The University has already established a confidential counseling process for victims of Mr. Sandusky's conduct, and that process remains open. (For further information, please visit While counseling is critical, some victims have sought and continue to seek a direct dialogue with the University to discuss the University's responsibility for Mr. Sandusky's actions.

Now that the jury has spoken, the University wants to continue that dialogue and do its part to help victims continue their path forward. To that end, the University plans to invite victims of Mr. Sandusky's abuse to participate in a program to facilitate the resolution of claims against the University arising out of Mr. Sandusky's conduct.

The purpose of the program is simple - the University wants to provide a forum where the University can privately, expeditiously and fairly address the victims' concerns and compensate them for claims relating to the University. Counsel to the University plan to reach out to counsel to the victims of Mr. Sandusky's abuse in the near future with additional details.

Beyond the impending civil suits and multi-million dollar settlements, Penn State still has two major events upcoming that are related to the Sandusky Scandal - the trial of former administrators Tim Curley and Gary Schultz, and the release of the report of the internal investigation conducted by a team led by former FBI Director Louis Freeh.

A trial date has yet to be set for Curley and Schultz, who face perjury and failure to report charges. A pre-trial hearing has been scheduled for tomorrow, July 11th, at 1 PM in Dauphin County. Presumably, any open issues relating to discovery will be discussed and trial will be scheduled.

We shall be "Freeh." While the Curley and Schultz issues proceed at a glacial pace, leaks relating to the internal investigation are occurring at a rapid pace. Surprisingly enough, these leaks are mostly unrelated to the Sandusky incident that occurred in February 2001. Instead, these leaks center around accusations that former head coach Joe Paterno attempted to strong arm the university into allowing him sole discretion over the discipline of football players. These accusations appear to come from Vicky Triponey, a former Penn State administrator who has, to put it mildly, a less than impressive track record.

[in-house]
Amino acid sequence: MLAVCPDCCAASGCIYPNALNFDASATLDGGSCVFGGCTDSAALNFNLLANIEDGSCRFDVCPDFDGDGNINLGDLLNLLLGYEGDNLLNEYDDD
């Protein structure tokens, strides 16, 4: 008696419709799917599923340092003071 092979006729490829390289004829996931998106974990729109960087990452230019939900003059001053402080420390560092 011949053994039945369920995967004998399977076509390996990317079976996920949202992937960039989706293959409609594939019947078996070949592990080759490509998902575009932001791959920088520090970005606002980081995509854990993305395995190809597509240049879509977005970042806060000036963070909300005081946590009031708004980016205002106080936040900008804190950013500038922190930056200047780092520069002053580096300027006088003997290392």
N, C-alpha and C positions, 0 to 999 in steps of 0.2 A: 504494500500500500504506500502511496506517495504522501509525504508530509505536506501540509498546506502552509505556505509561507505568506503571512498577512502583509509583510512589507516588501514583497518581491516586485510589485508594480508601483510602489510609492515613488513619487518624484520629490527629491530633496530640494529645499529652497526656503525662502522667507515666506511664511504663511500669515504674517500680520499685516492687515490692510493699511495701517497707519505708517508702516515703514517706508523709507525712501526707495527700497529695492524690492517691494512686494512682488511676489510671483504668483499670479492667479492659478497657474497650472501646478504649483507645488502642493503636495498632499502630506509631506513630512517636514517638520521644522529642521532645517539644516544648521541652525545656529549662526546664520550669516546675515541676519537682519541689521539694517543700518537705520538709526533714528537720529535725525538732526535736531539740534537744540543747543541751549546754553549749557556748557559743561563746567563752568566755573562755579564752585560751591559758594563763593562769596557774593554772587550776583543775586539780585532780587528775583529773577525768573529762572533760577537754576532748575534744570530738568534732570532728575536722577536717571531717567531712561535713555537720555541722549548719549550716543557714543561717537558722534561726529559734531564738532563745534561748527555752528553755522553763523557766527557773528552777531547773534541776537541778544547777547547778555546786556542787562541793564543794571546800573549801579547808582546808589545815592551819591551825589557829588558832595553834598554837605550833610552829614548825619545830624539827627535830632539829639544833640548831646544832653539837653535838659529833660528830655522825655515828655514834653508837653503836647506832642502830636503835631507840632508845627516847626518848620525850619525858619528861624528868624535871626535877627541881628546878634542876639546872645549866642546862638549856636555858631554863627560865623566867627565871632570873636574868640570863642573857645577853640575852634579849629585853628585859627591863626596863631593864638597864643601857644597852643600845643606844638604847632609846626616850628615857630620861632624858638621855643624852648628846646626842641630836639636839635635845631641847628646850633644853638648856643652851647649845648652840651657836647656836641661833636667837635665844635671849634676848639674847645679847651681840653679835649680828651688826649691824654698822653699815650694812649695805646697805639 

Since Dr. Vicky Triponey assumed leadership in Summer of 2003 of Penn State's Office of Student Affairs, she has systematically dismantled long standing institutions of student representation. With the help of a few well-placed student allies as well as unknowing facilitators, Student Affairs is consolidating all meaningful authority traditionally held by students.

Triponey herself will tell a different tale, but the facts don't lie. Without viable avenues for dissent, students are now left entirely at the mercy of an administration whose interests often run counter to those of its students.

The Freeh Report is expected to be released as early as the end of this week. It would be irresponsible for me to speculate on the contents of that report and the validity of any leaks. I will not do so here. Instead, this blog will wait for the public release of the investigative findings and respond with thoughtful, logical, and coherent commentary that places all perceived events into the full context - something that has been sorely lacking from most media outlets and commentators in recent weeks.

Finally, a note from all of us on staff. We realize that the past month has been extremely emotional, and any news that has been leaked over the past week has provoked an impassioned response from this community. We're glad to be a place where Penn Staters (and their friends) can share their thoughts on all of the issues before us. Please be respectful to each other and any visitors who may come our way.